As usually defined, the Massenerhebung or "mountain mass elevation" effect means the occurrence of physiognomically and sometimes floristically similar vegetation types at higher altitudes on large mountain masses than on small isolated peaks, especially those in or near the sea. Although the effect was first reported in the European Alps (Schroeter, 1908) and in North America (where it is known as the "Merriam effect"; Martin, 1963), it is best known in the tropics. Perhaps its clearest expression is the occurrence of Dwarf Forest at lower altitudes on isolated peaks than on the main mountain masses, which are taken as the norm (Figure 8.1).
Some explanations of this phenomenon have involved mean temperatures and cloud formation. Cloud formation is often observed on isolated peaks at quite low altitudes, and it was shown by Hastenrath (1968)—using radiosonde balloons in Mexico—that lapse rates were somewhat steeper over lowlands than over large mountain masses. Similarly, a steep lapse rate (0.74°C per 100m) was recorded on the 735 m high island of Krakatau in Indonesia (Forster, 1982); the regional average is 0.61°C per 100m (Walker and Flenley, 1979). Presumably, the afternoon clouding seen on isolated peaks is related to this temperature regime, and also, in the case of islands, to the greater evaporation from the sea (M. Bush, pers. commun.). The clouding does have pronounced ecological effects. For instance, it increases humidity to 100% and reduces total insolation received by about 30% compared with unclouded sites in Sabah, Malaysia (Bruijnzeel et al., 1993). The difficulty comes in relating these changes to the morphological peculiarities of the vegetation. Usually, if plants are grown in high humidity and low insolation, they become etiolated (i.e., they are tall, have long internodes, and large, thin, pale green leaves). This is the exact opposite of the attributes of tropical mountain Dwarf Forest, which are stunted growth, short internodes, small, thick leaves (with a hypodermis), and often extra pigments (antho-cyanins or flavonoids).
Now, let us consider the UV-B hypothesis as an explanation for the Massenerhebung effect. UV-B light, like visible light, may experience total reflection at water or cloud surfaces. Total insolation may thus be increased by up to 70% through reflection from clouds (Figure 8.2). In the early morning, low peaks are surrounded by a sea of clouds (Figure 8.3), which will reflect sunlight strongly up onto vegetation. Islands receive similar reflection from the sea surface. Rayleigh scattering of light from air molecules in the sky will also be particularly effective in clear mornings and favours UV above all other wavelengths (Dave and Halpern, 1976).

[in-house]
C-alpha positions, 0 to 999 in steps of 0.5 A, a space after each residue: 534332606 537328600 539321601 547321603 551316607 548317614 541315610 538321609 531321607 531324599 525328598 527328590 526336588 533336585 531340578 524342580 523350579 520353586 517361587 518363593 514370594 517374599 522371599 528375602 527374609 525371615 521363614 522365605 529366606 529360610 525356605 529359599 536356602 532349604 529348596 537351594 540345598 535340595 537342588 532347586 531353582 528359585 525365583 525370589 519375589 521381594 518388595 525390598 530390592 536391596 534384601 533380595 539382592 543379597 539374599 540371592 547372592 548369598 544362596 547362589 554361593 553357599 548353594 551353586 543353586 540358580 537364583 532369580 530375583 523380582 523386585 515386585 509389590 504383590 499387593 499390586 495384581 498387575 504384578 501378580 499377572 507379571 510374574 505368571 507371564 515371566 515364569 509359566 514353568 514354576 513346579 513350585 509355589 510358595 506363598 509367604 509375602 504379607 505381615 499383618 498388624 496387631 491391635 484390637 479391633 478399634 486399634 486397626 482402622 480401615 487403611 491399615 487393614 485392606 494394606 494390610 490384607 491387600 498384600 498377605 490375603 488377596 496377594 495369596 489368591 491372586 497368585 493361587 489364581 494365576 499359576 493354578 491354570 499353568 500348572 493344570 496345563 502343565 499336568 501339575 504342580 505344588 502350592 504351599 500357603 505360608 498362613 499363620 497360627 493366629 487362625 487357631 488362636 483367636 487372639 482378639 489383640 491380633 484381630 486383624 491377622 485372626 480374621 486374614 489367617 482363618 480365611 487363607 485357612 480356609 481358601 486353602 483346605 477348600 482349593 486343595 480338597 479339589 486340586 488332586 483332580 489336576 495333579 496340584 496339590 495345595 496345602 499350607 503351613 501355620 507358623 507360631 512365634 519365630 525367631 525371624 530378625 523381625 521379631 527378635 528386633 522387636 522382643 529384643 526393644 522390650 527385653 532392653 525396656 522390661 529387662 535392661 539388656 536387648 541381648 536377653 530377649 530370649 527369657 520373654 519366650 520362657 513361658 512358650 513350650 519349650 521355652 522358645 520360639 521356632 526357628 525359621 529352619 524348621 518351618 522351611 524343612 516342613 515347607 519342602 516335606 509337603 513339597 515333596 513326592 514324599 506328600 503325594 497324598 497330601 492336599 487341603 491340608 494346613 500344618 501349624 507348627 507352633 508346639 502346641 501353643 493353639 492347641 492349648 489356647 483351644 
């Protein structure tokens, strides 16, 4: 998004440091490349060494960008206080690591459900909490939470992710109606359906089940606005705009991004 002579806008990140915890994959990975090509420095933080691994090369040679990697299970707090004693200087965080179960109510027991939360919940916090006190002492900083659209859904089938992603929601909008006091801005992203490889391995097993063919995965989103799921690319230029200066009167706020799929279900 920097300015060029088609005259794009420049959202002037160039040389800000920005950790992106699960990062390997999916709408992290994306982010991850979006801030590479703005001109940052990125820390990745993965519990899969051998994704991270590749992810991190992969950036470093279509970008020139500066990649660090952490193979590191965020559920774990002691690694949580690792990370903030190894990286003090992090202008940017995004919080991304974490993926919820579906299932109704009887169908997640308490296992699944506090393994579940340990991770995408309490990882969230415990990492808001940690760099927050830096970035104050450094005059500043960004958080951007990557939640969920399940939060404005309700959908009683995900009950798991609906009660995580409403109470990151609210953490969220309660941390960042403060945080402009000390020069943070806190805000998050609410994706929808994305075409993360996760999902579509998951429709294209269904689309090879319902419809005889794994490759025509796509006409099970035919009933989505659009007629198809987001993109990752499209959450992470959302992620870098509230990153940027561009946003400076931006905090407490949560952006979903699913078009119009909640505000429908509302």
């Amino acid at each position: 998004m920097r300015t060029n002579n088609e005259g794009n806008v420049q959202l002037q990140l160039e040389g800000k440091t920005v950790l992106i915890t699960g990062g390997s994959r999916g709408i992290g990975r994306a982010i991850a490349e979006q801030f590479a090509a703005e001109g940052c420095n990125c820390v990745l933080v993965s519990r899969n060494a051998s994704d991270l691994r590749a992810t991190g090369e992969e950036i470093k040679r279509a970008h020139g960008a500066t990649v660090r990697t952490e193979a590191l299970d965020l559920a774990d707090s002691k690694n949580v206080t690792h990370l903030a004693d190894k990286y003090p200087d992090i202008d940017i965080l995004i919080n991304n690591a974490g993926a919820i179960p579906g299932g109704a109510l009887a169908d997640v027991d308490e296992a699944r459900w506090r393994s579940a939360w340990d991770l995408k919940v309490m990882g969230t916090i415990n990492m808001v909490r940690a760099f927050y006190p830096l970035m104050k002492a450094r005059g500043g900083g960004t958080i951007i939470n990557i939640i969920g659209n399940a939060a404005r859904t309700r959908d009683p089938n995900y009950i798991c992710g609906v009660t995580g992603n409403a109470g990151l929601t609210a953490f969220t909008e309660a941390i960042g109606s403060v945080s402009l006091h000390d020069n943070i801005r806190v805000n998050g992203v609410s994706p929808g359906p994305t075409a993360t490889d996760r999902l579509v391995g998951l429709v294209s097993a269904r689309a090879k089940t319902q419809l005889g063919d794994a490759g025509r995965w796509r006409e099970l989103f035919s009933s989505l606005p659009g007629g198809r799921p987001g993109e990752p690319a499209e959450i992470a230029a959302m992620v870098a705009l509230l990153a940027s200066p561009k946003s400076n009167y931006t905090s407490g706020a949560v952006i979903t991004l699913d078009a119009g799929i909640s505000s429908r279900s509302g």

Later in the day the clouds move uphill and envelop the upper forests, reducing them almost to darkness (Hope, 1986). This later reduction of insolation may serve to exacerbate the effects of any UV-B damage caused earlier in the day. This is because of photo-reactivation, a process by which plants repair themselves from UV damage. Photo-reactivation is strongly dependent on visible light insolation (Caldwell, 1971).
The daily tropical regime of a heavy dose of UV-B in the morning, followed by semi-darkness, may therefore be particularly harmful to plants that are not adapted to it. There have been several attempts to relate the Massenerhebung effect to soil attributes. Among the more successful of these was that by Bruijnzeel et al. (1993), who found a correlation between the occurrence of stunted forest and phenolic compounds in leaf litter. The latter were thought to cause stunting by harmful effects on plant physiology. This theory is complementary to the UV theory, however. The usual response of plants to excess UV-B is to produce protective compounds that absorb UV-B. These are usually flavonoids or alkaloids (Caldwell, 1981), or anthocyanins (Lee and Lowry, 1980b). Many of these compounds are phenolic or are likely to break down into phenolic compounds in litter. They could provide a reinforcement mechanism, exaggerating the original stunting caused by the UV-B (Bruijnzeel and Proctor, 1993).
I conclude, therefore, with the tentative hypothesis that the Massenerhebung effect could be partly the result of a high dose of UV-B due to reflection from clouds or the sea in the mornings. Obviously, further research is needed to test this idea, although there is little doubt that the full explanation will be a multivariate one. Some factors may be more important in one location, while other factors may dominate elsewhere.
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